Sorry to shock you, but the origin of Ankara isn’t wholly African. I bet you thought Ankara was a Nigerian or an African thing lol.
The Ankara cloth has been made generally popular by West African countries like Ghana, Nigeria and Senegal, but unfortunately, the cloth is not originally from any of the above countries. Yes, we have adopted the prints into our culture, but the fabric did not originate from Africa. I know its disappointing and that’s why there is a need for us to be fully aware of its origin.
African fabric is known by many names such as Dutch wax print, Real English wax, Veritable Java Print, African wax prints, tribal, and many more and are neither made in Africa nor designed by Africans. They are actually European-made textiles; certain African countries have embraced and made their own.
What today is often referred to as Ankara originated in Indonesia as batik. Batik uses an etching tool called a canting that holds a small amount of hot, liquid wax that allows for intricate patterns to be made on cloth. Today the UN has recognized it as a preserved intangible cultural heritage of humanity.
The colonial era of Europeans in Indonesia made its biggest impact in the 18th and 19th centuries. Batik was popular with Christian missionaries who used it to cloth converts to the church. Western African soldiers also brought back beautiful Javanese fabrics to their wives after serving in the military in the Dutch East Indies between 1810 and 1862.
This fabric has become the epitome of our ‘Africanness’ but it has a diverse and complex history. The issue of the popularity of the fabric in Africa is debated. What is certain is that the fabric started off as an imitation of the Indonesian batik locally produced in Java. Through colonization by the Europeans and Dutch, the Fabric spread through several continents. After being colonized by the Dutch, the Javanese Batik was introduced to Holland and other part of Europe but it did not gain popularity. This triggered textile industrialization as the Van Vlissingers established a company in 1894 which mass produced these fabrics in Europe. They are now known as today’s Vlisco brand.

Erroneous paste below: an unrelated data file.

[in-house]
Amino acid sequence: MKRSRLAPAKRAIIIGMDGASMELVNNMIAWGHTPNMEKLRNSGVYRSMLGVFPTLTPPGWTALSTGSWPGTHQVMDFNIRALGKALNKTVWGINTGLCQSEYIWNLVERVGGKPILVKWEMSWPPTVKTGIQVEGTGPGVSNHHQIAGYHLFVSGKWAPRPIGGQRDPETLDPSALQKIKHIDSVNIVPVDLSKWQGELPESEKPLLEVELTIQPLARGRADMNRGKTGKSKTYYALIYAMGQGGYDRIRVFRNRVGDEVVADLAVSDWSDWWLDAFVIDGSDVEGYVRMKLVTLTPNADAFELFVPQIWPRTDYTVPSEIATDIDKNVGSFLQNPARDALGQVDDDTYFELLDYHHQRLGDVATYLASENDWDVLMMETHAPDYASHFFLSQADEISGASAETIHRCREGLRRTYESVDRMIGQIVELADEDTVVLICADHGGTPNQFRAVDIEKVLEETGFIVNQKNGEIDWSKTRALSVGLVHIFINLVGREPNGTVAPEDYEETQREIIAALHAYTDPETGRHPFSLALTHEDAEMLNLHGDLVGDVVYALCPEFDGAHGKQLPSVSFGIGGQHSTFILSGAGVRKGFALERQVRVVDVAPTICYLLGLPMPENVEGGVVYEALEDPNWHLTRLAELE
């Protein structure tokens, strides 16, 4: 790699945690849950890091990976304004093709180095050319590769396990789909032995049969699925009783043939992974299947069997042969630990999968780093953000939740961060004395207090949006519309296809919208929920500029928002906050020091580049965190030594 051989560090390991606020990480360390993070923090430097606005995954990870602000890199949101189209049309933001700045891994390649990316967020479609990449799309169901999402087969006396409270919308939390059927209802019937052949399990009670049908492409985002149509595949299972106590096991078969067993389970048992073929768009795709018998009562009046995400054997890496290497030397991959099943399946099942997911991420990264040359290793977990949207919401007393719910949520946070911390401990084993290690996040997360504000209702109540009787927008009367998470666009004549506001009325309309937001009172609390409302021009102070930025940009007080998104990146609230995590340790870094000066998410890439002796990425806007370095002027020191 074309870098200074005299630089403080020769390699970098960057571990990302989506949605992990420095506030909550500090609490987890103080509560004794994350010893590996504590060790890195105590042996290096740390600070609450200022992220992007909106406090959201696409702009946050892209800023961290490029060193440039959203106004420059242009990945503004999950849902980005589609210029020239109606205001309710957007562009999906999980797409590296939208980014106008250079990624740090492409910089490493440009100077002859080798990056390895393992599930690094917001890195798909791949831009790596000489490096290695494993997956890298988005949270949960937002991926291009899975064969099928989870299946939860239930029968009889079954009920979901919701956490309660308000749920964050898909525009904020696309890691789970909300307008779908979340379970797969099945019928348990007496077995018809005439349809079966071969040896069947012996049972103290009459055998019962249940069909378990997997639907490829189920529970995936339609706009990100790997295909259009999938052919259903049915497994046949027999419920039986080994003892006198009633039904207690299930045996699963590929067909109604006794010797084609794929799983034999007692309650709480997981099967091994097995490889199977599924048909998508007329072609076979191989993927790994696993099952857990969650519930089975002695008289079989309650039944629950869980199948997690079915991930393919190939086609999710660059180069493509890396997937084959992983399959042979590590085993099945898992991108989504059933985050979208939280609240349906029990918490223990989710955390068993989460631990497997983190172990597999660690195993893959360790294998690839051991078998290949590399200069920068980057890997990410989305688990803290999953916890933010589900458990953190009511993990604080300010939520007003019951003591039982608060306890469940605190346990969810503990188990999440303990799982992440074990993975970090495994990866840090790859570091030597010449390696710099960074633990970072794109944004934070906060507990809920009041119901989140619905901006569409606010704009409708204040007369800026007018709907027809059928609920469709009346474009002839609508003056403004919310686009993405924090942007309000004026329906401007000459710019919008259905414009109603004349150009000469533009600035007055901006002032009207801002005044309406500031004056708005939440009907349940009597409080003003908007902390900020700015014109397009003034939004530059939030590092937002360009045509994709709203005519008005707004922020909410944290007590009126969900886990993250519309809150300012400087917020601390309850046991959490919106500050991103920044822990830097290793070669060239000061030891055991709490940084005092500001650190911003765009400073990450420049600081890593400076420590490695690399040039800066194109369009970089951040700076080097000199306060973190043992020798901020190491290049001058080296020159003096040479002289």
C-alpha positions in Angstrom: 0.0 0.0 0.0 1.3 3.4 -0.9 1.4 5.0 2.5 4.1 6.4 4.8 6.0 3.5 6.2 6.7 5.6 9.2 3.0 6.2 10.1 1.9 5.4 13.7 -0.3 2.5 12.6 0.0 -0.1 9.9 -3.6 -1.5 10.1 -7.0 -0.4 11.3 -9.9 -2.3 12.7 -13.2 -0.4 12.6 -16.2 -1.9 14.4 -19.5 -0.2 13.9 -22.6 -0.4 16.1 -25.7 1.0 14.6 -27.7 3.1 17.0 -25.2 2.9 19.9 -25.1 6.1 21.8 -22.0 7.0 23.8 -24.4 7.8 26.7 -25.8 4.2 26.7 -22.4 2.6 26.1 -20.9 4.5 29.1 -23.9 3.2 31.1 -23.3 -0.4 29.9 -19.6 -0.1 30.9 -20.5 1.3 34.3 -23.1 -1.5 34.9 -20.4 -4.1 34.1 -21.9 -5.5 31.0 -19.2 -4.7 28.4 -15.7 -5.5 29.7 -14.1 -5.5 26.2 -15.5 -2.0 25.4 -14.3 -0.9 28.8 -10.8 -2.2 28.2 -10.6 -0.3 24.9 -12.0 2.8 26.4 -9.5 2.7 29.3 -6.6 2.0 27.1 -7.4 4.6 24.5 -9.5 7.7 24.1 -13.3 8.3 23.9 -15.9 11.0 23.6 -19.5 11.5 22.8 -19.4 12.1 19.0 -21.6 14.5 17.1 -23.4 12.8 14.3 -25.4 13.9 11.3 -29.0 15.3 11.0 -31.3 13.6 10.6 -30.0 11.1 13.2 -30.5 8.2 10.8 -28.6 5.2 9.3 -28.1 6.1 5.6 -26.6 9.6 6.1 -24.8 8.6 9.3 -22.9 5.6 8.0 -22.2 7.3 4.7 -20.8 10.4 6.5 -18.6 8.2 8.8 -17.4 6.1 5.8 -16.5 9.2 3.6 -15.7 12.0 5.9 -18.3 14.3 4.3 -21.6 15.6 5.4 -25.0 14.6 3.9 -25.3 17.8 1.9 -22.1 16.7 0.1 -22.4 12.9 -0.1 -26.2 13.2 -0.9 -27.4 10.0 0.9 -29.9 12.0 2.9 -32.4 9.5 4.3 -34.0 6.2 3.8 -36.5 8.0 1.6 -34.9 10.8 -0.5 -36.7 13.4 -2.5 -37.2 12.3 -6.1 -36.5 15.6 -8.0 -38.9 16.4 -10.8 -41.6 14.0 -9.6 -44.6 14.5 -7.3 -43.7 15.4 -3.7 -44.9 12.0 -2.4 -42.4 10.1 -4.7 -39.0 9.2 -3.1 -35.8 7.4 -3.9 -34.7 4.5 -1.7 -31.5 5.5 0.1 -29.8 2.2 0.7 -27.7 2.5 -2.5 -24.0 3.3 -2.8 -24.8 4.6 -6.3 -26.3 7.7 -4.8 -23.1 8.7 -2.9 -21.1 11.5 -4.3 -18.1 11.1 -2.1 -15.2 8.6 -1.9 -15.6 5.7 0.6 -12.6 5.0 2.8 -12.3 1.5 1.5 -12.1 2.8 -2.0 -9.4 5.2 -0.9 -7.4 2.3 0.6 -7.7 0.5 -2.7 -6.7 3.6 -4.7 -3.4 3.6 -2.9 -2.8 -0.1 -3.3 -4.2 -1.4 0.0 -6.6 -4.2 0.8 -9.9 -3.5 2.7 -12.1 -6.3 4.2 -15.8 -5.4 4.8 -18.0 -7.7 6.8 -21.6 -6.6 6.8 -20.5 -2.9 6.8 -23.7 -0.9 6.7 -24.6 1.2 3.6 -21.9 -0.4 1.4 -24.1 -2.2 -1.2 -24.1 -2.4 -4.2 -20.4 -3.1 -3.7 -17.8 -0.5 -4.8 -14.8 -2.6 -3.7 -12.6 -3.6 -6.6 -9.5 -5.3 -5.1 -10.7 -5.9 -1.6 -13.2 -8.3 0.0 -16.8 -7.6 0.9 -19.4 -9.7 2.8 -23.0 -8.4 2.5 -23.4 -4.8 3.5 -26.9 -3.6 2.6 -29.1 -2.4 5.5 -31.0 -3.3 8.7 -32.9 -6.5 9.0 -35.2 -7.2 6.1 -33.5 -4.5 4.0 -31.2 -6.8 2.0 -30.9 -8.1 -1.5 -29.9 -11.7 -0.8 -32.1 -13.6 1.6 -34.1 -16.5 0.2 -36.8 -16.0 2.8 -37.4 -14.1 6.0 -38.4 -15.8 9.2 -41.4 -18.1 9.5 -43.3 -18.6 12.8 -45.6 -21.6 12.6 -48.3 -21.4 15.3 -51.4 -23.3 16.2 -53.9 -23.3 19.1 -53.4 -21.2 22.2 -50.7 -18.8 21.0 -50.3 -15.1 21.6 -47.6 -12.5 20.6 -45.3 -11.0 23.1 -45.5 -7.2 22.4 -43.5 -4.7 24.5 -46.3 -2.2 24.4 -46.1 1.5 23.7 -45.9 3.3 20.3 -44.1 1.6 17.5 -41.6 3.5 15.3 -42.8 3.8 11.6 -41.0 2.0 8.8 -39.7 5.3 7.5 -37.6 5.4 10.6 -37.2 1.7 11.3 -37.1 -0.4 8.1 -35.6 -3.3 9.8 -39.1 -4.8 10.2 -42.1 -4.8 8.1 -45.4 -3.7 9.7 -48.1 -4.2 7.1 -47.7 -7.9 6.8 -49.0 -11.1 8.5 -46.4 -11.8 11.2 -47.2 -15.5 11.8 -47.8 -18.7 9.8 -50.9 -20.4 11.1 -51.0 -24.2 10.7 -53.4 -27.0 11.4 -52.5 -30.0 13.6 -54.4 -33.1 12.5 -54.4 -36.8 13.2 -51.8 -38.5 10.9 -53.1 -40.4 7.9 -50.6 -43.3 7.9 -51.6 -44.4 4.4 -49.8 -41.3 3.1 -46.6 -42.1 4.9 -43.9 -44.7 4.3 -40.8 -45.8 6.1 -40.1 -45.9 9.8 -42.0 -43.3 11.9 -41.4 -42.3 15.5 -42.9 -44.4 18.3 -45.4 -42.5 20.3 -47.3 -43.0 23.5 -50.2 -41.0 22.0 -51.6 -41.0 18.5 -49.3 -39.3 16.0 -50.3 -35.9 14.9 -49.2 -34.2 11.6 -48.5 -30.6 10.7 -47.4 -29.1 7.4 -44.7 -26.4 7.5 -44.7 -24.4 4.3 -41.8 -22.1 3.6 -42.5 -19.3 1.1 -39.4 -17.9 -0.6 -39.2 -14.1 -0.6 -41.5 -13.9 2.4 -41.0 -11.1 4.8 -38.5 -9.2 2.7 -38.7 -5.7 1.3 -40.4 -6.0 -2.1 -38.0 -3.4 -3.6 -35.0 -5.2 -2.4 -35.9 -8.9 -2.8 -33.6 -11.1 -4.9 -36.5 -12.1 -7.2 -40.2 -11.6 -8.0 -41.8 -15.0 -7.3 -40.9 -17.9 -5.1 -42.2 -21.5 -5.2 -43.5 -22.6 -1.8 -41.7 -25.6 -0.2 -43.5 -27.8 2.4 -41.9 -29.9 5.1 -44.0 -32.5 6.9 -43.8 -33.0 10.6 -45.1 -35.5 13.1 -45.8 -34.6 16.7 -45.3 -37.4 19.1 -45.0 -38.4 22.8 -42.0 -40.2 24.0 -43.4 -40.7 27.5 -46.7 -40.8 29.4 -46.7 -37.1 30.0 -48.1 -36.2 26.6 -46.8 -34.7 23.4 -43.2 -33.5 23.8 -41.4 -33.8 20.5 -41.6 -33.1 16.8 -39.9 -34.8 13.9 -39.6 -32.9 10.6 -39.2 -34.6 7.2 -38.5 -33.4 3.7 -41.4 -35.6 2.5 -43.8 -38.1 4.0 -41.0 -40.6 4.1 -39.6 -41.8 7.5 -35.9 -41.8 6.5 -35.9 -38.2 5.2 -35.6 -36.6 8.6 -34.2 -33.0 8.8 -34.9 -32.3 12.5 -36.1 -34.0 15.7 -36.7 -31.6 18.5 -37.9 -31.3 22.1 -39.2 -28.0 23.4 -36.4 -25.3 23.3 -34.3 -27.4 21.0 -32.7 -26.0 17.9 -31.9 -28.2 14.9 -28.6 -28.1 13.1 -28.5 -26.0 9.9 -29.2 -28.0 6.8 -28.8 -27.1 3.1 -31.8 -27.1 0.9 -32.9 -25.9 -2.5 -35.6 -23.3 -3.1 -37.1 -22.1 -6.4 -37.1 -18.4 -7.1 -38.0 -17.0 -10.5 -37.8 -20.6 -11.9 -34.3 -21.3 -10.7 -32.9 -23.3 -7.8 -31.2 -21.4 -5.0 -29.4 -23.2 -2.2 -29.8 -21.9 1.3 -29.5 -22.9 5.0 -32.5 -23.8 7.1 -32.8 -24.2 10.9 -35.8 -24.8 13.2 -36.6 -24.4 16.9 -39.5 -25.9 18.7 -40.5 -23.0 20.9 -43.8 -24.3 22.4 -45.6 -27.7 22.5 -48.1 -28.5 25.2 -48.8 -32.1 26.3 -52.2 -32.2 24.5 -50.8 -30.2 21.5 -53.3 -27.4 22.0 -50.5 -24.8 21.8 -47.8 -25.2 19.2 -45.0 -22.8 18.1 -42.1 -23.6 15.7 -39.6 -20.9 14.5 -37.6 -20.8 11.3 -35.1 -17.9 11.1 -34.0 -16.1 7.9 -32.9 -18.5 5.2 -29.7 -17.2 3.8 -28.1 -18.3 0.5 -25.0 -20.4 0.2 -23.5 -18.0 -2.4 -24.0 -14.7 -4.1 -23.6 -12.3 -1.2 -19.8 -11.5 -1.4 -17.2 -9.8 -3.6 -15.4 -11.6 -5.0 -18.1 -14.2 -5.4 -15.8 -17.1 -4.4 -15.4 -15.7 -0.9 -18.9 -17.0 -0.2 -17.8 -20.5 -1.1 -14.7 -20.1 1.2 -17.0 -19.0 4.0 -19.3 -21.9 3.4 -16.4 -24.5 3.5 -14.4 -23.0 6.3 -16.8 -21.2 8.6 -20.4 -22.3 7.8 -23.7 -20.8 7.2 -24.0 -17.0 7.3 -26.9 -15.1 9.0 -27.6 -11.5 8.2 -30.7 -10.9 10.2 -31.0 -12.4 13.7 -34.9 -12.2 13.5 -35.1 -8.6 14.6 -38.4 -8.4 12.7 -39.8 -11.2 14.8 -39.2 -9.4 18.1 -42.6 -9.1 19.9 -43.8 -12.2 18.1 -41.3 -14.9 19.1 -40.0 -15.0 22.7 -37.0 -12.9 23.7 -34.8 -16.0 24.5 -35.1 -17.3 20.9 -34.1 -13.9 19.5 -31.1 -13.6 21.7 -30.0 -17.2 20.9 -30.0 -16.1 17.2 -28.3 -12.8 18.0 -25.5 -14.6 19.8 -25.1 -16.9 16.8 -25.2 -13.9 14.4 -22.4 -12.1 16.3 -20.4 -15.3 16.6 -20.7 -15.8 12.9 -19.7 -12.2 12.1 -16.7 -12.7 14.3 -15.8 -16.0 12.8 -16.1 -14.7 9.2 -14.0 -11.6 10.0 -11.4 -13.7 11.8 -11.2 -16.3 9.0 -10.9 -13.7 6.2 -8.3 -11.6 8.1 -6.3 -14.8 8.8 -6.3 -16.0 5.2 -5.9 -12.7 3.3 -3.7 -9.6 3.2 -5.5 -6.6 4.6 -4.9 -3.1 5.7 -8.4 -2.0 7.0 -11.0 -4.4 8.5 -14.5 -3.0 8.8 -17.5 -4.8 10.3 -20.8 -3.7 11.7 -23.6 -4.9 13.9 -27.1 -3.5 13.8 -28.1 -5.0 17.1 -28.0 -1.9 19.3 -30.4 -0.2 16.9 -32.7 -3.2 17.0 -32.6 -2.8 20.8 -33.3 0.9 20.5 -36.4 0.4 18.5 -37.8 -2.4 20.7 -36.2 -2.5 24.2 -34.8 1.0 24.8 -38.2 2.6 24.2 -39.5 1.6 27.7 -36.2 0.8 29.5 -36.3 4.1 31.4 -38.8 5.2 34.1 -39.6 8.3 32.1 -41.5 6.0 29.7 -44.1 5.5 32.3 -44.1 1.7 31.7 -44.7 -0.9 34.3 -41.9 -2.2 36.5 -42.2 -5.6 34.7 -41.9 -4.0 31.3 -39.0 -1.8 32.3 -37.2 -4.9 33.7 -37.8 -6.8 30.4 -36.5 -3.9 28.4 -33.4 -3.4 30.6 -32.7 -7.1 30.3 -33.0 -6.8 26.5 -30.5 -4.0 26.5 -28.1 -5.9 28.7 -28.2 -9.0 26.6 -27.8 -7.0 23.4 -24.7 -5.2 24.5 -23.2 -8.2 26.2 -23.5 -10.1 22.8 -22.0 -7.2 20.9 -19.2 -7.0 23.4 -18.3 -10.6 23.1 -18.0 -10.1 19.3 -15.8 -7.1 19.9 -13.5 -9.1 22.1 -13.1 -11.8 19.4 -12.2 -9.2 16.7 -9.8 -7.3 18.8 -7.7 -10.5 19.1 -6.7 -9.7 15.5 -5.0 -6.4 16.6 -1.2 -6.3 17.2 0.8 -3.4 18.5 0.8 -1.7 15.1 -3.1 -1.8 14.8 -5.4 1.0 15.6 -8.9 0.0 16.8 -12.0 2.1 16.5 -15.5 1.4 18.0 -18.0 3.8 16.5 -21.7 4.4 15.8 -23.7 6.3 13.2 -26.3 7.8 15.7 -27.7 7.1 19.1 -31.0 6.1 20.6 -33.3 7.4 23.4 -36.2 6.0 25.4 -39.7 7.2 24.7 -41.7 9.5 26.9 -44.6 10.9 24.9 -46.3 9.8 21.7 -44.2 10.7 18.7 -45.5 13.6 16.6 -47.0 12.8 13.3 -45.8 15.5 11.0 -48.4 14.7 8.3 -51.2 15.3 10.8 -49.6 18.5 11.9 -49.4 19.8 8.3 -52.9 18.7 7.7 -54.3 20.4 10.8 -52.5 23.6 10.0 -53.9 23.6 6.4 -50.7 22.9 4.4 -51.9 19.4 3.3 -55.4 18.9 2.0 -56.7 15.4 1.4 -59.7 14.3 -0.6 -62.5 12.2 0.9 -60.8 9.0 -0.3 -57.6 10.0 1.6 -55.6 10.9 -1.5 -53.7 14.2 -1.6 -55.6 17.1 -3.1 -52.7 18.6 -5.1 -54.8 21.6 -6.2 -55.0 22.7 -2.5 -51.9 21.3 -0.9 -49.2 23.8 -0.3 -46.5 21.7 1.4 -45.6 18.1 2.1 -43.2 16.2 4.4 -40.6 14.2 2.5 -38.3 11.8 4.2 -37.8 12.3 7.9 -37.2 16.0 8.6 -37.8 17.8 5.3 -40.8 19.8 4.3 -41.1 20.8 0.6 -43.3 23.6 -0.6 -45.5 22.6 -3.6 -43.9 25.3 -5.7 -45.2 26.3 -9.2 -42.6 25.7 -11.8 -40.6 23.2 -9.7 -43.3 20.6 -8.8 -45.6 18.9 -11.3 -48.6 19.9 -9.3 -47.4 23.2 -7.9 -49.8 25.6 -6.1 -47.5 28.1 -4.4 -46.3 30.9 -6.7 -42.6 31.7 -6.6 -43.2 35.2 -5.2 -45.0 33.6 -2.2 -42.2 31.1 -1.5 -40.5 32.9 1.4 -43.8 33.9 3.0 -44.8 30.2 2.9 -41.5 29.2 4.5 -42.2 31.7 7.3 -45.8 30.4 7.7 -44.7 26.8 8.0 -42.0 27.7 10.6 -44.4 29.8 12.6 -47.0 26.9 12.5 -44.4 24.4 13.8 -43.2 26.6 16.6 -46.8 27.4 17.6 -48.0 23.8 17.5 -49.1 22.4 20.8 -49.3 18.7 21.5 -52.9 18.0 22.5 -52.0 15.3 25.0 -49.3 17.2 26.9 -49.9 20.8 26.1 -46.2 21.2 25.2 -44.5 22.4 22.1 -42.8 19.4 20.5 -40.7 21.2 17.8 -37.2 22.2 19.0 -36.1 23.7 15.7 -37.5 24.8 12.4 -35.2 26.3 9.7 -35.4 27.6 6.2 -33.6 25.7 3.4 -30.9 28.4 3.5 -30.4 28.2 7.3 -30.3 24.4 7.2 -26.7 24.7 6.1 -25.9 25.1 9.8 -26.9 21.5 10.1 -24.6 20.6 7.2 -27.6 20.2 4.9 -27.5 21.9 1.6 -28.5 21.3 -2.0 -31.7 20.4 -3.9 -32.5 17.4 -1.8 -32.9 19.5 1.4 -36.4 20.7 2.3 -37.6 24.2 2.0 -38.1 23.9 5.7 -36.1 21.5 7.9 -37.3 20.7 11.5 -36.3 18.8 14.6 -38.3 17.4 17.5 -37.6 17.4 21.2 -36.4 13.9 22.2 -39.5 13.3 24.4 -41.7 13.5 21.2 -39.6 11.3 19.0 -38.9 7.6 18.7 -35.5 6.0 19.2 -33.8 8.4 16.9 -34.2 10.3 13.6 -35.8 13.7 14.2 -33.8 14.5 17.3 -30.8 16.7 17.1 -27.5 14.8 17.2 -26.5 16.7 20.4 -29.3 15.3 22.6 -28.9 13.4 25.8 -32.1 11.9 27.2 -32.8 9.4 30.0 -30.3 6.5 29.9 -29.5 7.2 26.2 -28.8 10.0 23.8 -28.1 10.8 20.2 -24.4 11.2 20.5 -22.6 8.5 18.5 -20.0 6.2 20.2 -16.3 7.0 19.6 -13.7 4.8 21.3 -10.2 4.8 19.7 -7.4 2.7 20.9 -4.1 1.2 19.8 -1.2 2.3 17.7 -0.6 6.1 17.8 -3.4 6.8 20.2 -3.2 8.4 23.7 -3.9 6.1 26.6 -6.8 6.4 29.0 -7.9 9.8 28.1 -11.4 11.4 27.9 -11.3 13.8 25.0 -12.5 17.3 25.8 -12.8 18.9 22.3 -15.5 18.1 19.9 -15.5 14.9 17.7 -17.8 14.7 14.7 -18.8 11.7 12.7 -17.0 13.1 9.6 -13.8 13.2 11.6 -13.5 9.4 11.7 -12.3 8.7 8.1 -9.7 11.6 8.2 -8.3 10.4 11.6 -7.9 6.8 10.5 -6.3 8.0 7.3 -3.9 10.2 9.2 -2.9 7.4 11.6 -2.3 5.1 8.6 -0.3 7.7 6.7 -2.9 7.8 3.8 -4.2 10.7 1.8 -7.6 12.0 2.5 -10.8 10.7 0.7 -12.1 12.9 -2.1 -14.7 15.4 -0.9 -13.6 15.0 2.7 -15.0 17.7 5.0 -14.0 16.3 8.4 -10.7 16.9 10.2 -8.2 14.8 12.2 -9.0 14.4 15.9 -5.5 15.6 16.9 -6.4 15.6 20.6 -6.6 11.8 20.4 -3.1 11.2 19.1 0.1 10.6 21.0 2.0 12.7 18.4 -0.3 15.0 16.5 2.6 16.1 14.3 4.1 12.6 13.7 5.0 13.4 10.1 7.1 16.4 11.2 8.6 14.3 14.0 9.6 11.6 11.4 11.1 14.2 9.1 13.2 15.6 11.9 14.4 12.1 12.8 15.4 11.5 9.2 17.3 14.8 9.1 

There are various views on how the fabric entered the African market. Some are of the opinion that Dutch freighters on their ways to Indonesia from Europe dropped these textiles at different African ports. Regardless of how the Dutch print entered into Africa, it is here to stay. It found a more enthusiastic market in the Gold Coast (Ghana) and from there spread to other parts of West Africa.
Until the 1960s, most wax sold in Africa were made in Europe. After colonization, things changed. Ghana had several high print wax manufacturing companies, including Woodin- a subsidiary of Holland’s Vlisco; and ATL a subsidiary of Manchester-based ABC textiles. Africa is yet to own a textile manufacturing company with no links to our European counterparts.
So here is my brief history about the origin of Ankara. More information or tales about Ankara origin, please feel free to drop your version in the comment session; don’t forget to follow and subscribe to post via your email. You can check and follow me on Instagram http://instagram/lailahmoon